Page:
Right, it is a vine. 

Shelley:
A vine maple?  Is that hardier than the Japanese maple? 

Vic:
It's pretty hardy here.  Of course, you know what this is. 

Shelley:
Ligularia, look at the way it glows in the shade.  That's just beautiful.  The bees are having a good time.  What a pretty plant. 

Vic:
Here's one of my favorites.  This is a koreana fir.  Look at those cones.  They look like candles. 

Shelley:
And what's the name? 

Vic:
That's Silberlocke. 

Shelley:
That is gorgeous, and happy in part shade. 

Vic:
Yes, but we do get sun in late afternoon. 

Shelley:
This is just one part of the garden.  You have a passion for roses and there's other plants.  What have you done with the roses? 

Vic:
I have a formal rose garden over here.  And then, as you come through here of course, we have an English garden. 

Shelley:
Who made the beautiful trellis? 

Vic:
Again, that's Ted's work.  By the way, these are some of the new climbing roses that don't need to be covered, or anything else.  This is Rambling Red, which I love.  I know you love these.  It's a double. 

Shelley:
Lisianthus, yes I do.  I don't have the doubles at home. 

Vic:
You have to stake them, because they get top heavy. 

Shelley:
Maybe that's why mine are so short.  These are an annual.  We will get this color for one year. 

Vic:
Yes, it's an annual. 

Shelley:
Where does the gate lead to? 

Vic:
To nowhere!  We had to have it stop here but this makes you feel like it goes on and on.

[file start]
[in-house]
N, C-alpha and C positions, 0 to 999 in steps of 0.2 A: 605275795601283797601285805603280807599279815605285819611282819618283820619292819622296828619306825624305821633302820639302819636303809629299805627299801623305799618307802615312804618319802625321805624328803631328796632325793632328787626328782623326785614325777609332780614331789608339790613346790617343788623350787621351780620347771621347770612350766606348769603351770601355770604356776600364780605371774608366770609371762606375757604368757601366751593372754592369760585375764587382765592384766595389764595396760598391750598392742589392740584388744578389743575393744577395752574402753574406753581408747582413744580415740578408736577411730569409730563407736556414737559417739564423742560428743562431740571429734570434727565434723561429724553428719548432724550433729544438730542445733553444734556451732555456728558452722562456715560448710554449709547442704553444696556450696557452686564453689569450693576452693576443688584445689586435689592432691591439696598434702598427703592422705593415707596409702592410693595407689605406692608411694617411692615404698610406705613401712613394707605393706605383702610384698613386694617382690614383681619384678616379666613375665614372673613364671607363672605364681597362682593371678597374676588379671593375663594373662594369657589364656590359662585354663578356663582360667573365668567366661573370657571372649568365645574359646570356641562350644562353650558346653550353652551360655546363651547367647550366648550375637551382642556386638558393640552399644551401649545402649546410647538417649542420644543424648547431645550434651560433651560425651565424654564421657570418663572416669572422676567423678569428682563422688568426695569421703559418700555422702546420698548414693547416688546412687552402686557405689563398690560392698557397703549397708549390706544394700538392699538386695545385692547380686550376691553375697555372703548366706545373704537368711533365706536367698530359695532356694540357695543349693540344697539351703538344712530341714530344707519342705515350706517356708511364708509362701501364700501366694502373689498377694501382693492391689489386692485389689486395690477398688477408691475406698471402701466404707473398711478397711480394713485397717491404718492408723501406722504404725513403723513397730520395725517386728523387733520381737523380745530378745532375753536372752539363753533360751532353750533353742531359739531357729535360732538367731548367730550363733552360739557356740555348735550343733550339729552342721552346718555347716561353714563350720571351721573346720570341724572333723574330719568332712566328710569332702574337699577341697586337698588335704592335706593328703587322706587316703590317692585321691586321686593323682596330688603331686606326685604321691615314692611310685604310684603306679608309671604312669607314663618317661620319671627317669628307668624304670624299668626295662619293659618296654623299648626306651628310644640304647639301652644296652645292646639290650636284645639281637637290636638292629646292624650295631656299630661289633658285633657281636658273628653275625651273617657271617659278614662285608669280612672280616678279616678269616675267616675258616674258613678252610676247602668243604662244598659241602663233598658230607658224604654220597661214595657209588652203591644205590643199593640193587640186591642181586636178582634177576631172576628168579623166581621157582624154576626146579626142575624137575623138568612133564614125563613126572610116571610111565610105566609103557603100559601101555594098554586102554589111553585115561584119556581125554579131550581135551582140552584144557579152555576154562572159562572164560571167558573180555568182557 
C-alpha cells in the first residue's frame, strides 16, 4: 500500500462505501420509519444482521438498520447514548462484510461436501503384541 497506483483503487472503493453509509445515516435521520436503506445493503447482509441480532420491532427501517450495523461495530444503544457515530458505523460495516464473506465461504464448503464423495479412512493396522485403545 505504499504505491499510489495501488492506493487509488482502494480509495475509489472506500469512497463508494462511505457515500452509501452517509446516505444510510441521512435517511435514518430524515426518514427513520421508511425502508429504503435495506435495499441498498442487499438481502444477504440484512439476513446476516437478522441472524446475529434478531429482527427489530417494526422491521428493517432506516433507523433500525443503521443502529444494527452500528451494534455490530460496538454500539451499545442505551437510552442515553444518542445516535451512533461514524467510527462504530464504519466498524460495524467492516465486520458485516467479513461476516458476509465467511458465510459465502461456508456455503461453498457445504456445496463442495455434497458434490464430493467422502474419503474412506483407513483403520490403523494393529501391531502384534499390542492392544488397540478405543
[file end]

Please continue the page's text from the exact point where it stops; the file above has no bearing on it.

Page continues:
Shelley:
So, your actual backyard ends there.  It sure does.  That's neat, though, there's a sense of mystery. 

Vic:
Let's talk with Ted about his pools. 

Shelley:
You have a lot of water features.  A lot of water features. 

Shelley:
Ted, you're the other half of this great garden.  I understand you're kind of the hard-scaper.  You've done the paths, the walls to me, the hard stuff. 

Ted:
Well, that's a good term for it.  I consider myself a frustrated landscape architect. 

Shelley:
Stop being "frustrated," this is fantastic! 

Ted:
It's been a real pleasure, especially in retirement. 

Shelley:
In the front yard, I was surprised when I pulled up in the driveway here was this formal beautiful pond, next to the driveway.  Most of us wouldn't put anything there.  Tell me about that. 

Ted:
It was one of the few rather flat spots in the yard.  And the dimensions were long, with a short width.  It seemed to have a rather formal entrance that a pool would be appropriate.  So, the dimensions-- I like to design first and worry about dimensions and particulars later.  We couldn't find a pool that was nine by five feet.  So, we bought fiberglass tanks and cut the ends out.  A boating supply company helped us glue them together.